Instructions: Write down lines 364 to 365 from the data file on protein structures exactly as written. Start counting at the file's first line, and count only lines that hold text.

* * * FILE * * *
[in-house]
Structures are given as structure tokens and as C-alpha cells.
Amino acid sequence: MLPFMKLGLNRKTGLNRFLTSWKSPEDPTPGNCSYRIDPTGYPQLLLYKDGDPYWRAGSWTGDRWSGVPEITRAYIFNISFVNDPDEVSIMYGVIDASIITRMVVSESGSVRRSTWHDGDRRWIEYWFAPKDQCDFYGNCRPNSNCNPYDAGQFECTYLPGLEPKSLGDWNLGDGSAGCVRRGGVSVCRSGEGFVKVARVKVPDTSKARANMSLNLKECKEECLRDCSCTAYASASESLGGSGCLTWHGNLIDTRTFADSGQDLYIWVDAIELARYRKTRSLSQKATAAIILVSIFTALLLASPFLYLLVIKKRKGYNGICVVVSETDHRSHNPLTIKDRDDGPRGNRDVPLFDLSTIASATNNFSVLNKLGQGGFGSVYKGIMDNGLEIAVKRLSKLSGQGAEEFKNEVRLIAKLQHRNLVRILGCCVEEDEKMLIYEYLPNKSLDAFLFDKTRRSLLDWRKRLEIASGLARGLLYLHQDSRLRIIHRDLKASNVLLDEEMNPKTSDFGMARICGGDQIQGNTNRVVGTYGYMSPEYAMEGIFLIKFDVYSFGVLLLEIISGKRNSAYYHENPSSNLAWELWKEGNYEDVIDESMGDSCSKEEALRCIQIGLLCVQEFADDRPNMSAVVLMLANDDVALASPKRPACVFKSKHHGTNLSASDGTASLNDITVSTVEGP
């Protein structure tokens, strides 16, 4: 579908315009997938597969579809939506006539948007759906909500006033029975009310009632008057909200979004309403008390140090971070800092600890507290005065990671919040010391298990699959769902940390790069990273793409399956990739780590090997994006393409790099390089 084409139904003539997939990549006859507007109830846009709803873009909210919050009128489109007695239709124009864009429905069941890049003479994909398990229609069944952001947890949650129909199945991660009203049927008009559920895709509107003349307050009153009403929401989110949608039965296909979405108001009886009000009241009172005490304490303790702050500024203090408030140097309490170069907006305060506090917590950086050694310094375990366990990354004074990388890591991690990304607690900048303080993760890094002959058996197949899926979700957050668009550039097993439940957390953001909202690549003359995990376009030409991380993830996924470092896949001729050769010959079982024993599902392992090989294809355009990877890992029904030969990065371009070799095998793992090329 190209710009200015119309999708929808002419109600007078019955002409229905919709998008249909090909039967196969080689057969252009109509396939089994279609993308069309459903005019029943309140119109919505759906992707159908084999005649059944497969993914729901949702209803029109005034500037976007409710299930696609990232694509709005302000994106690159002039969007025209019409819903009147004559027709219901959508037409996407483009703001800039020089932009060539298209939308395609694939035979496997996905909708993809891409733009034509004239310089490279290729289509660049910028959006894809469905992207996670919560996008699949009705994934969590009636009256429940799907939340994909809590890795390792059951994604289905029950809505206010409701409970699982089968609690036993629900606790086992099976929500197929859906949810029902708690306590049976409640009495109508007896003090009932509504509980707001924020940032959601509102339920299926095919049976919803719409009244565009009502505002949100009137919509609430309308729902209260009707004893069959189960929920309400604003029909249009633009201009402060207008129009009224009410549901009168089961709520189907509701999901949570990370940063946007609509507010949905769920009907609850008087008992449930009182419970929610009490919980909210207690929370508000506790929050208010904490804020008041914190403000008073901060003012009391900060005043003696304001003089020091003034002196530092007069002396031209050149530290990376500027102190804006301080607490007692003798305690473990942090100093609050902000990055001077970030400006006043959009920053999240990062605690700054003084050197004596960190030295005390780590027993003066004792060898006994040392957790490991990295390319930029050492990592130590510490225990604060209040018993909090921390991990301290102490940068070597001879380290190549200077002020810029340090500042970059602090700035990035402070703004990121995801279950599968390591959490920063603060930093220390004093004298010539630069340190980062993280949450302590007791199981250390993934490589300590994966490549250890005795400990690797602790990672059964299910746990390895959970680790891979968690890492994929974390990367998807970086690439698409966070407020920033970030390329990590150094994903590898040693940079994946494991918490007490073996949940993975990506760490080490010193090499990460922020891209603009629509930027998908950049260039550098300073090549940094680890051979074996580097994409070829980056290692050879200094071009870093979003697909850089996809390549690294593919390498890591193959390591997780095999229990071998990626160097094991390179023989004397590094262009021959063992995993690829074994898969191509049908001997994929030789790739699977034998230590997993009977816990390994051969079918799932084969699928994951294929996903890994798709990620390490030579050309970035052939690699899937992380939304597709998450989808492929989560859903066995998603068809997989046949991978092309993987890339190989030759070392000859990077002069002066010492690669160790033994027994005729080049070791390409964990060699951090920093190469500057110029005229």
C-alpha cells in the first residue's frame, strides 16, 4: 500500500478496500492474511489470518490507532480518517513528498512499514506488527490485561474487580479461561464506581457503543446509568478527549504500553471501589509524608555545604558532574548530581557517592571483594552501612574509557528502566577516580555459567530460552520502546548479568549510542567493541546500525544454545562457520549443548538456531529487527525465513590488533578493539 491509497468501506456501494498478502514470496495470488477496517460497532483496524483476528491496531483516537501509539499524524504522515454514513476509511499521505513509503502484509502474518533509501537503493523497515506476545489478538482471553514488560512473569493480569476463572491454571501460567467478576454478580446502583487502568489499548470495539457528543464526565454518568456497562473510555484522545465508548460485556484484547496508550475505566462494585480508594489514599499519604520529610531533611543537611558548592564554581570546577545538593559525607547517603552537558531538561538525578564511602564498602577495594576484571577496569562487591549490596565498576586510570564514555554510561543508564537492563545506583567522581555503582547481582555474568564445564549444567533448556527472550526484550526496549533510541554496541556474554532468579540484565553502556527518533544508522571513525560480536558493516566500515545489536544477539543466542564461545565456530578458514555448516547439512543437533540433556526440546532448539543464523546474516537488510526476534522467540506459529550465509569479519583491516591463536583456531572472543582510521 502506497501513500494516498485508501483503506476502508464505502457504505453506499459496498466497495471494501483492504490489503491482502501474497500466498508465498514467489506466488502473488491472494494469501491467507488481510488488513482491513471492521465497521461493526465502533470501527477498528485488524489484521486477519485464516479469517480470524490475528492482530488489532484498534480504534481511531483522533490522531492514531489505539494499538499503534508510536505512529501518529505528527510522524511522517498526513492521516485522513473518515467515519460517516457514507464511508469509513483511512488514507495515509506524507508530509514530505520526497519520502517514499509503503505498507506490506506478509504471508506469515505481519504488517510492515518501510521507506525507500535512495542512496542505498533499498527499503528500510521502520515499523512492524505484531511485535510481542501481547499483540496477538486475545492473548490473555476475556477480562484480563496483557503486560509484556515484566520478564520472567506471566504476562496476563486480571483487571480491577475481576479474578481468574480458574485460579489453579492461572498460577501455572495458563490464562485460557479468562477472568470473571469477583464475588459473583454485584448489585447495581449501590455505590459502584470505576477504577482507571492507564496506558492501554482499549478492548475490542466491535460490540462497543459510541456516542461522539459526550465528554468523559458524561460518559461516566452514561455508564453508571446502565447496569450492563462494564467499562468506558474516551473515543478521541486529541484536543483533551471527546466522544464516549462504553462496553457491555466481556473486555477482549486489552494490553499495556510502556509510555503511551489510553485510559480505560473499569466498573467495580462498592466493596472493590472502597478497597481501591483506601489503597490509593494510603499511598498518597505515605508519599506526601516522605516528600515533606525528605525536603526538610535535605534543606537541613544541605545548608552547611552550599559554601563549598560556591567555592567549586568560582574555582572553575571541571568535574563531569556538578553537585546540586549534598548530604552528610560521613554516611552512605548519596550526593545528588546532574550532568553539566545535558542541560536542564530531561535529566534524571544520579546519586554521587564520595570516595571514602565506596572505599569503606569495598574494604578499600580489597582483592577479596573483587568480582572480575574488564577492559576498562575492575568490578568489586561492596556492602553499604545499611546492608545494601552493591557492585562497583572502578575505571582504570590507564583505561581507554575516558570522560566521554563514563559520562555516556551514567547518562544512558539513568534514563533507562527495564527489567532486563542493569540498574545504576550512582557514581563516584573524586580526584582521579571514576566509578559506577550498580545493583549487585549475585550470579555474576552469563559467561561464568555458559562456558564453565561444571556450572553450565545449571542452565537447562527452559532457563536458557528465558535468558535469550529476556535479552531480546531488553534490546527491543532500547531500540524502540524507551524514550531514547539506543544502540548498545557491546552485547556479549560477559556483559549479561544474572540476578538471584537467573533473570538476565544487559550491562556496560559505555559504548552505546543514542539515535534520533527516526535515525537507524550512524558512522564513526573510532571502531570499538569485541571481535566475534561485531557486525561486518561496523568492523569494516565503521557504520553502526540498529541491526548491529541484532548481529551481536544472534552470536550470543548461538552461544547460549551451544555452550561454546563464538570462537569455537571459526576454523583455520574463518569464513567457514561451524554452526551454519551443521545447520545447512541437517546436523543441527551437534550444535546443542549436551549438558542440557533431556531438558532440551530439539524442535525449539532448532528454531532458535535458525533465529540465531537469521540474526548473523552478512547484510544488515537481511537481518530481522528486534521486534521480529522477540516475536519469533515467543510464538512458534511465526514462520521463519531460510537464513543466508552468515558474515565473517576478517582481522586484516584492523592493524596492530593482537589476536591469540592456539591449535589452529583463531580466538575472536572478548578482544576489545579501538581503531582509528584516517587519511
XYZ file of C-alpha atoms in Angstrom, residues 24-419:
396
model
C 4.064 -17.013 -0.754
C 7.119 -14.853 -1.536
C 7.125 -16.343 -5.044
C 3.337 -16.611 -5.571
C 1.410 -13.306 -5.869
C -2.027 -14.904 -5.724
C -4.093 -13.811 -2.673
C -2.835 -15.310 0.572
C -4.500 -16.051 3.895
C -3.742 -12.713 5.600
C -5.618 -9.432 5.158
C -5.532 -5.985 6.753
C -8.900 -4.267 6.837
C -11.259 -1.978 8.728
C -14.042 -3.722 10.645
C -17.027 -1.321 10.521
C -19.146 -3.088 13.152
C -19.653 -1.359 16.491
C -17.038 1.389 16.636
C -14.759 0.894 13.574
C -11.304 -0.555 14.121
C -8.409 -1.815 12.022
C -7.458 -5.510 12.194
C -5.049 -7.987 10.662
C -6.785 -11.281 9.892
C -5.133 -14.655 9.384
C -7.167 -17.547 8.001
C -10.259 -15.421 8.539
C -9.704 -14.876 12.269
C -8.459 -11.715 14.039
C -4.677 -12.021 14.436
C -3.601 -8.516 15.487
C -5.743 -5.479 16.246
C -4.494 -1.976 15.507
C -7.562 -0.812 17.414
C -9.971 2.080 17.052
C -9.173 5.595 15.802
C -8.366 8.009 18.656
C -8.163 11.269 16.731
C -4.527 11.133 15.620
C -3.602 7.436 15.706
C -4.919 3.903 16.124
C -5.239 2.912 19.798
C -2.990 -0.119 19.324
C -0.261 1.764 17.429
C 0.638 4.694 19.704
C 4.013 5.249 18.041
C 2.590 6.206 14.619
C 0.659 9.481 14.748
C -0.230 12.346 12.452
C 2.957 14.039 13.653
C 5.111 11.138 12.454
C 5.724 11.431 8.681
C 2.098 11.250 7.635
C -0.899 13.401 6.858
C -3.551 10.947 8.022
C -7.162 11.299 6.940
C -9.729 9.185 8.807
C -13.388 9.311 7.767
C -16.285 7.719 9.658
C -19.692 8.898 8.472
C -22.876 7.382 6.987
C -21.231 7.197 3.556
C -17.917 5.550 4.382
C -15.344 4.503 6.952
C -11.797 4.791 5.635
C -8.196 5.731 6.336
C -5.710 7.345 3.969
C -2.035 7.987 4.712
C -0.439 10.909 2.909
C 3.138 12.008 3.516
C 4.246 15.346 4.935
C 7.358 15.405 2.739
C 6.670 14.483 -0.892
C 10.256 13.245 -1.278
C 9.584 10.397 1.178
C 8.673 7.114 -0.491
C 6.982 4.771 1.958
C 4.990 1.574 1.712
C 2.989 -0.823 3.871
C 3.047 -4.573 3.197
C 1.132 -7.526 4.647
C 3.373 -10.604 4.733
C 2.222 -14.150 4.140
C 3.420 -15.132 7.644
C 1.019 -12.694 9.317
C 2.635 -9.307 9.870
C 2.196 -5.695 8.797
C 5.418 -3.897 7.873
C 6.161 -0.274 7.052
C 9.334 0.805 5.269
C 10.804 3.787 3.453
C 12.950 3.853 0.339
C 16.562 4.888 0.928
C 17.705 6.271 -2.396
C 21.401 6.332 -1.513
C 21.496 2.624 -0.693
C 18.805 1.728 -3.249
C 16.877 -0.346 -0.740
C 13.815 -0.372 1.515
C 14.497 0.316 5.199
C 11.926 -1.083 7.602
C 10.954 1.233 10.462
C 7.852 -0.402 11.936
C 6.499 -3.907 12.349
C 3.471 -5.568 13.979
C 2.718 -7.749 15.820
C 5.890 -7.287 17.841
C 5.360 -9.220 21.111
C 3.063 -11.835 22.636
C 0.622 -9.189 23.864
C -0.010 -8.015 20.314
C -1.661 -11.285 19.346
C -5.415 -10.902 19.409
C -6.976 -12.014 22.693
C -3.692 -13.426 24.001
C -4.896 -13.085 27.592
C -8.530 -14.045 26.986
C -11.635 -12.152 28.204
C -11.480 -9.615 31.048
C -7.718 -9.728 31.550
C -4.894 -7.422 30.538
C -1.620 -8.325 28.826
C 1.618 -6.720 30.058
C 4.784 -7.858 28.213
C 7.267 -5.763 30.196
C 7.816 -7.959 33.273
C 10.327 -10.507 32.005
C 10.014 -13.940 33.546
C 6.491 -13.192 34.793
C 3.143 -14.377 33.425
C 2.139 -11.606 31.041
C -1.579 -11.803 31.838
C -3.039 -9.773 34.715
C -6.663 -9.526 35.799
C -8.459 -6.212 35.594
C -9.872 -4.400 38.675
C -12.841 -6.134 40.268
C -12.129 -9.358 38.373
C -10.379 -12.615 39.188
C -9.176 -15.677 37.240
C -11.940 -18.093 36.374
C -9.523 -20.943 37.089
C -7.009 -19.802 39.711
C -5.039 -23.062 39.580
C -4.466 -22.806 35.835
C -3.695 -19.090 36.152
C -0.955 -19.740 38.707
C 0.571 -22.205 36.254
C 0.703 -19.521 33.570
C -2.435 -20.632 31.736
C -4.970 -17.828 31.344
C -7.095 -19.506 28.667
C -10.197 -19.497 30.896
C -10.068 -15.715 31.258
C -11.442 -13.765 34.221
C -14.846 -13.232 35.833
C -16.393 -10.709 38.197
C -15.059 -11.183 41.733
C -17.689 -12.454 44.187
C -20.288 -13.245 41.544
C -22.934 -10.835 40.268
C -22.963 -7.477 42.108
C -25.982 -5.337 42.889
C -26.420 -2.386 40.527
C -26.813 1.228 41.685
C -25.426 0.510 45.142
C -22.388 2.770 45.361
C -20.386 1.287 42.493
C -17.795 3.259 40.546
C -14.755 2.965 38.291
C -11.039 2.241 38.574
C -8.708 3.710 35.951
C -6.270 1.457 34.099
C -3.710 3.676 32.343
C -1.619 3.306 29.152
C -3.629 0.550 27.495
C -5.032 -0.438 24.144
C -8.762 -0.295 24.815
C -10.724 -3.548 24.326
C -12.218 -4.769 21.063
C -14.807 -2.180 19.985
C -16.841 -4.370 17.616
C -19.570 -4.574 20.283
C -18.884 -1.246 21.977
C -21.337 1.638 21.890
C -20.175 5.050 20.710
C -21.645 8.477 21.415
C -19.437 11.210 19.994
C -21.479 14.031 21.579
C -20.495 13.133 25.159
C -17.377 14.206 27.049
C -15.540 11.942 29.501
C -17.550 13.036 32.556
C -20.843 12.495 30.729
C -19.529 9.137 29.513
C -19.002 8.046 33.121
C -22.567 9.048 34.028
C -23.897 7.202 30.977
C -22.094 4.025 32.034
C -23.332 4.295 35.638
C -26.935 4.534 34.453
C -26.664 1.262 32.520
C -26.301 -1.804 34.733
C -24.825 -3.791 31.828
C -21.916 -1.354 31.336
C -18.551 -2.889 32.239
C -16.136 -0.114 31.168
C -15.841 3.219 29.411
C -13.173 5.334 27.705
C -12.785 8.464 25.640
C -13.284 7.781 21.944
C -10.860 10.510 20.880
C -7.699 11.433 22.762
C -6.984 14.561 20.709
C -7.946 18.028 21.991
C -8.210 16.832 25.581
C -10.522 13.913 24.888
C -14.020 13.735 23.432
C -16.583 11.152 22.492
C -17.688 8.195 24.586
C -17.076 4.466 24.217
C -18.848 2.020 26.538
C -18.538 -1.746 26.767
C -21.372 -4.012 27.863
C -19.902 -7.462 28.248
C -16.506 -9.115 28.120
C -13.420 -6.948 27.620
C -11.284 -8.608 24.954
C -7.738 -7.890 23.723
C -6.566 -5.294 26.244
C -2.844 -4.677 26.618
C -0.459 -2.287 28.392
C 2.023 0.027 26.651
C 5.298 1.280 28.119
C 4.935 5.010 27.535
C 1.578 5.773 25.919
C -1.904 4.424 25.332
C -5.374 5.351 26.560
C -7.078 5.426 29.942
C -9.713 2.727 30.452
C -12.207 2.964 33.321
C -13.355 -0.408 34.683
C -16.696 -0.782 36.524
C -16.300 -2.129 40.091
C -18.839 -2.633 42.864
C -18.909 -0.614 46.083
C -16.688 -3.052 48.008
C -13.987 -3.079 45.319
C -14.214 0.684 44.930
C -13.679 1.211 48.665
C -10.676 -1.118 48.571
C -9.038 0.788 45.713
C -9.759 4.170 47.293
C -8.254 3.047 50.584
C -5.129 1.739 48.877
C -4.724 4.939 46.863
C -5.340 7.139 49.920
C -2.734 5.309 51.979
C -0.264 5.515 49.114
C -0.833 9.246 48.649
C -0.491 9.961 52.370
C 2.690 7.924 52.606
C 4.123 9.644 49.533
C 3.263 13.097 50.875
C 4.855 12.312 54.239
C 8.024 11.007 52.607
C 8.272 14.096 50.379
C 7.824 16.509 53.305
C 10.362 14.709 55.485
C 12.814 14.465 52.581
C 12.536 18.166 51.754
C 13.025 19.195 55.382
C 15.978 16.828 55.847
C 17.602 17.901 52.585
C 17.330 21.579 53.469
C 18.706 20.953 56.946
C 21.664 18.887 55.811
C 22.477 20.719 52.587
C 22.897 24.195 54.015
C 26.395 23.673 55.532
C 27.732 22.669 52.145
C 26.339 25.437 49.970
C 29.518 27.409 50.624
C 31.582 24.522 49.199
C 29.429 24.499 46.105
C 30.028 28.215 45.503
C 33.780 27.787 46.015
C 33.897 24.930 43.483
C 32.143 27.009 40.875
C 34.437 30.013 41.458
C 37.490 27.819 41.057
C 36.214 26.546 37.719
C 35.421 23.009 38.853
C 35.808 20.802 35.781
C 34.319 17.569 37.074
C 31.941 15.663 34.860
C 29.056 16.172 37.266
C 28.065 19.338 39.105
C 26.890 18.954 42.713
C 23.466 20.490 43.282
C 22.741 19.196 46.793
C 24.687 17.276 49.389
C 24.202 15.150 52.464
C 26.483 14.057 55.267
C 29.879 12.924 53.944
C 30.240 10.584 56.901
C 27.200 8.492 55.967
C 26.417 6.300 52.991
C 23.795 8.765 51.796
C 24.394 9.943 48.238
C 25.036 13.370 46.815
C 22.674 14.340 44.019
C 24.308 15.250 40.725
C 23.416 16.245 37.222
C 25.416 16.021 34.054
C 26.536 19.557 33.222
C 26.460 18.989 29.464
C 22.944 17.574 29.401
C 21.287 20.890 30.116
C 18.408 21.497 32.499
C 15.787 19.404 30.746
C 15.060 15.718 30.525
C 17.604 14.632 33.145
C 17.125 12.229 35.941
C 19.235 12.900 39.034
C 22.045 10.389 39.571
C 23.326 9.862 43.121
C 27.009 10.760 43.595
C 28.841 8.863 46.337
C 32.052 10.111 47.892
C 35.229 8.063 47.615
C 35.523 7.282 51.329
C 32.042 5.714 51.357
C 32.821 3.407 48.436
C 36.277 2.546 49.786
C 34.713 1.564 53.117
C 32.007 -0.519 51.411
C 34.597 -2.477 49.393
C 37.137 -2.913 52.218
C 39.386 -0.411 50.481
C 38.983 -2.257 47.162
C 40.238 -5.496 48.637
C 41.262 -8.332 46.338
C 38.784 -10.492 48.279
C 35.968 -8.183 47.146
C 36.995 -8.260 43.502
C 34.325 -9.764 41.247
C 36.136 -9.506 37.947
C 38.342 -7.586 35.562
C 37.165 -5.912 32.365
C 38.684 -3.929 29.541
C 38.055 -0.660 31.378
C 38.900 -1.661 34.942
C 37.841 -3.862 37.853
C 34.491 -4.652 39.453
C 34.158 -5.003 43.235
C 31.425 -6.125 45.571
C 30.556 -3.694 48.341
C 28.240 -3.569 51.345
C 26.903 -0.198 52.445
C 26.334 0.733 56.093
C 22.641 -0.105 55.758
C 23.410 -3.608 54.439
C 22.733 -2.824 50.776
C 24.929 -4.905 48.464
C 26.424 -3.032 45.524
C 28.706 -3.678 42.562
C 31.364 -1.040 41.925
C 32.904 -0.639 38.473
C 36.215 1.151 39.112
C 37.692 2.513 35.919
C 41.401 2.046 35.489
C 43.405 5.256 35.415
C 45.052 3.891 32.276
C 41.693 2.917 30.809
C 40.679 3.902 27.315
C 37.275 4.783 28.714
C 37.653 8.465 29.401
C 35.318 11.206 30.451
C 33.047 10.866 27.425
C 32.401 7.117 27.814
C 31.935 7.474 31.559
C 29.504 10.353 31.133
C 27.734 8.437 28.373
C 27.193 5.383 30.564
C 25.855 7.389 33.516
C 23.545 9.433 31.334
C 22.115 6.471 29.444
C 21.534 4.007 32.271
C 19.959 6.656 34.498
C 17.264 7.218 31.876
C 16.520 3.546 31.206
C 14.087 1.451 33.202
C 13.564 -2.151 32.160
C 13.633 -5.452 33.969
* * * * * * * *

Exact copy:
C 34.491 -4.652 39.453
C 34.158 -5.003 43.235